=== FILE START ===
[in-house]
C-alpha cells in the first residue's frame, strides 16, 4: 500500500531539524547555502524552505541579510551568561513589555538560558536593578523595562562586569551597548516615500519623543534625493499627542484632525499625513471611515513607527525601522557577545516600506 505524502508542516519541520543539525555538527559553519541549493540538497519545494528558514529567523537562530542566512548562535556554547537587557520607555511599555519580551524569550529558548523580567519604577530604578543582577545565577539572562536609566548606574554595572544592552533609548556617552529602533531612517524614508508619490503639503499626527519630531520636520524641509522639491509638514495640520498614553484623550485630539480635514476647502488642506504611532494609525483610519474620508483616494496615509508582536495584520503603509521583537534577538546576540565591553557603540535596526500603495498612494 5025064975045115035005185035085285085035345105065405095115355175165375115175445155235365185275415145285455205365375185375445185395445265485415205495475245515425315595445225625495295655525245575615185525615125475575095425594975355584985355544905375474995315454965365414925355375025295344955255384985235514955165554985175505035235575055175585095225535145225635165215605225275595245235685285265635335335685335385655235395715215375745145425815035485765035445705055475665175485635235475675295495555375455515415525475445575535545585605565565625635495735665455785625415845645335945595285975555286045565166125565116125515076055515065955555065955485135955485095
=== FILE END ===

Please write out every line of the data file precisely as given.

[in-house]
C-alpha cells in the first residue's frame, strides 16, 4: 500500500531539524547555502524552505541579510551568561513589555538560558536593578523595562562586569551597548516615500519623543534625493499627542484632525499625513471611515513607527525601522557577545516600506 505524502508542516519541520543539525555538527559553519541549493540538497519545494528558514529567523537562530542566512548562535556554547537587557520607555511599555519580551524569550529558548523580567519604577530604578543582577545565577539572562536609566548606574554595572544592552533609548556617552529602533531612517524614508508619490503639503499626527519630531520636520524641509522639491509638514495640520498614553484623550485630539480635514476647502488642506504611532494609525483610519474620508483616494496615509508582536495584520503603509521583537534577538546576540565591553557603540535596526500603495498612494 5025064975045115035005185035085285085035345105065405095115355175165375115175445155235365185275415145285455205365375185375445185395445265485415205495475245515425315595445225625495295655525245575615185525615125475575095425594975355584985355544905375474995315454965365414925355375025295344955255384985235514955165554985175505035235575055175585095225535145225635165215605225275595245235685285265635335335685335385655235395715215375745145425815035485765035445705055475665175485635235475675295495555375455515415525475445575535545585605565565625635495735665455785625415845645335945595285975555286045565166125565116125515076055515065955555065955485135955485095